Do you think this could make sense or investing with 2 different brokers would become just too expensive in terms of fees ?

    1. Thanks for your kind words!

      I think it makes sense but only starting from some amount of money. If you have 10K, I would not do that. But starting from portfolios higher than 100K, it starts to make sense.
      And in any case, if it helps you sleep at night, then do it, regardless of the amount.
      I am considering doing that myself later.

  5. Hi,
    I really appreciate and enjoy your blogs.
    You have mentioned that much (80%) of your shares are in the US stocks and in USD.
    In case you plan to live in Switzerland after retirement, what is your plan for Exchange rates?
    I looked at the trend of USD/CHF and CHF has appreciated from 1.37 in 2003 to 0.92 as of now.
    Will this not eat up the savings if this continues?
    Are you not better off investing in CHF than USD?

    1. Hi Anuman,

      In retirement, it could eat up some savings indeed. However, investing in CHF is not a great option either since there are not enough good ETFs in CHF. And hedging in CHF is expensive and in most cases not proven to be beneficial. You can read this article for more information: Should you use currency hedging in your portfolio?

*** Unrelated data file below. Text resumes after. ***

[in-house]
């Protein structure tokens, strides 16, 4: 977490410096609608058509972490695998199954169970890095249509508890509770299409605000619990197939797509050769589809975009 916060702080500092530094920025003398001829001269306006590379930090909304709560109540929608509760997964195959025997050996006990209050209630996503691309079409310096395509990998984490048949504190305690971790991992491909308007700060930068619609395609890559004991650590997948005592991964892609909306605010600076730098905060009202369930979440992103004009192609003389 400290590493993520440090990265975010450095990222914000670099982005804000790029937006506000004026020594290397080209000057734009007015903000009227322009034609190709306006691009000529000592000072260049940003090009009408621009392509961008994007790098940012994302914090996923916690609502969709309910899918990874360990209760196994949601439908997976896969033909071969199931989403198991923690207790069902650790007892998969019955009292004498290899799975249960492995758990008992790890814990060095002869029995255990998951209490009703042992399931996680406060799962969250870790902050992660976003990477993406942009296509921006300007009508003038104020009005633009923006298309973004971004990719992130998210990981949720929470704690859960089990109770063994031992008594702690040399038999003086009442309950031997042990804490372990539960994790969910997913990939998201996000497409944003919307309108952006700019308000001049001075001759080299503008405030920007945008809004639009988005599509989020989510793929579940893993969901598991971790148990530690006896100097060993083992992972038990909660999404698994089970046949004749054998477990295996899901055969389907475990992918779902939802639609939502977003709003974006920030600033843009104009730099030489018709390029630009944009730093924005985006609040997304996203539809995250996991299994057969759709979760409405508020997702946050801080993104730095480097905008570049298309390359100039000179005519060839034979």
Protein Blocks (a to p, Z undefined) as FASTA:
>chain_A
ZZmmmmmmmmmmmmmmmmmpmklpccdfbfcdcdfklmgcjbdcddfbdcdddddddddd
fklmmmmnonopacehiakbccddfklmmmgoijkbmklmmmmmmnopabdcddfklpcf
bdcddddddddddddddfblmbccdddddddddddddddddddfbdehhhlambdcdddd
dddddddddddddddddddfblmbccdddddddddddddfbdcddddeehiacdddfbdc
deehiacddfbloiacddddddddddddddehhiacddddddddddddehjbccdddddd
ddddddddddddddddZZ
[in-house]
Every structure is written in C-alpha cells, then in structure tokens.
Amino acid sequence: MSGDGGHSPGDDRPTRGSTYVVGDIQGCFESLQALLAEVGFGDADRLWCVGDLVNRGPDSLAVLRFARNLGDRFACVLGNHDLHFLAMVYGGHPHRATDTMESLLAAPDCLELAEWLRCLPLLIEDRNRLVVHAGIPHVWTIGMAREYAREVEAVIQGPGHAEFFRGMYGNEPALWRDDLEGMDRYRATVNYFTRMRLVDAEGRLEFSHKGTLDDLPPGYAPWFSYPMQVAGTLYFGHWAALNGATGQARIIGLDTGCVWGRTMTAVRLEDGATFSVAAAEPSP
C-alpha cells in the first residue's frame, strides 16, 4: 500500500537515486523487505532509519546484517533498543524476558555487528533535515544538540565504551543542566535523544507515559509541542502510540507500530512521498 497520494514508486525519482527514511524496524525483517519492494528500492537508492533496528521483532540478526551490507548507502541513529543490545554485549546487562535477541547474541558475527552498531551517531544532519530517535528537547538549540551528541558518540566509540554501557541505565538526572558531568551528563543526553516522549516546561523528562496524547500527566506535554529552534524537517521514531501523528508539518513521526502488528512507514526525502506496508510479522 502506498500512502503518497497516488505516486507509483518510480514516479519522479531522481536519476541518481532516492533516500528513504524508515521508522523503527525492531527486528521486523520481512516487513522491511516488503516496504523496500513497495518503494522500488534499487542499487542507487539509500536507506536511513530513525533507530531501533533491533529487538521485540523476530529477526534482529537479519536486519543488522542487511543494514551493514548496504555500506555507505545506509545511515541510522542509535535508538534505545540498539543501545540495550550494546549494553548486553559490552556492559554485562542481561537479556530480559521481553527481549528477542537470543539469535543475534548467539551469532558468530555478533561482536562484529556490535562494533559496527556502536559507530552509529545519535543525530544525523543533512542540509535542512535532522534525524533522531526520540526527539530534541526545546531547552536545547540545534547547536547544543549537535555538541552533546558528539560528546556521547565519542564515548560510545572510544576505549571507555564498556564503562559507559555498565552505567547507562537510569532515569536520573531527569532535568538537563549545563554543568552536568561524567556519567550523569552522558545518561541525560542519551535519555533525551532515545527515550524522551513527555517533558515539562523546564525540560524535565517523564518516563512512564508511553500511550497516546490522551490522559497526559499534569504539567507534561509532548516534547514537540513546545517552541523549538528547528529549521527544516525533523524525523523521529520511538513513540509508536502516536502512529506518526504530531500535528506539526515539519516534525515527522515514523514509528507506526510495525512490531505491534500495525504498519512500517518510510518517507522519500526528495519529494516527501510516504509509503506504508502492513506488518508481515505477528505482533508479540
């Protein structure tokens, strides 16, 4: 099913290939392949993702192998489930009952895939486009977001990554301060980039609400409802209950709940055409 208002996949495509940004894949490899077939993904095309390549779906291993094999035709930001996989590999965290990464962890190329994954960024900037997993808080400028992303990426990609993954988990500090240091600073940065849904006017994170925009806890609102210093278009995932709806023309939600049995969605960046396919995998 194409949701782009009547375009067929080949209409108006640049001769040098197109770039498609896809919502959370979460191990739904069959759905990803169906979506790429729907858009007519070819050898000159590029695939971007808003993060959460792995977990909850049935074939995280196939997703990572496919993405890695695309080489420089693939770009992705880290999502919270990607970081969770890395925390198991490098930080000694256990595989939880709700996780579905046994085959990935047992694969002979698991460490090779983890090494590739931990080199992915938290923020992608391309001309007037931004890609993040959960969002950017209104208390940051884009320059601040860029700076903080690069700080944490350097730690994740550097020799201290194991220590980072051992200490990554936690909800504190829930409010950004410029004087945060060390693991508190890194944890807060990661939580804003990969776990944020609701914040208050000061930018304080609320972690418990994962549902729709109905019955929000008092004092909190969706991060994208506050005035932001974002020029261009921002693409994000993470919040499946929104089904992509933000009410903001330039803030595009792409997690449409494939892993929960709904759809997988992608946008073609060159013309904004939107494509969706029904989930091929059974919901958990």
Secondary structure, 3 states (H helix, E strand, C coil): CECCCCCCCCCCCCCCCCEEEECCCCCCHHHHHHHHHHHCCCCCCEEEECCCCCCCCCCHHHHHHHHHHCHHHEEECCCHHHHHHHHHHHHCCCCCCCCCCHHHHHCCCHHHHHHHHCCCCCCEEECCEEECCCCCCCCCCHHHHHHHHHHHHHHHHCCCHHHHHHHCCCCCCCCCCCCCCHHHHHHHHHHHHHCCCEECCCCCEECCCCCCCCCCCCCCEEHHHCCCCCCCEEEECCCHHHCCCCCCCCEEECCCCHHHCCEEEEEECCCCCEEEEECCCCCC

For now, I believe that 20% in CHF is enough for me. But this could change in the future. I am extremely far from retirement, so I may change my mind in the future.
      I will also receive a pension in CHF while retired and I will receive my second and third pillar in CHF, so this will help tilt the balance.

      1. And with amount of US dollars “printed” during pandemic do you still think it is feasible to keep majority of your stocks in US?

        PS: Great article, I would never be able to analyze it myself.

      2. I think it’s still feasible yes. But it does worry me a little. Depending on how they take it, I may switch a little more of my money towards CHF funds.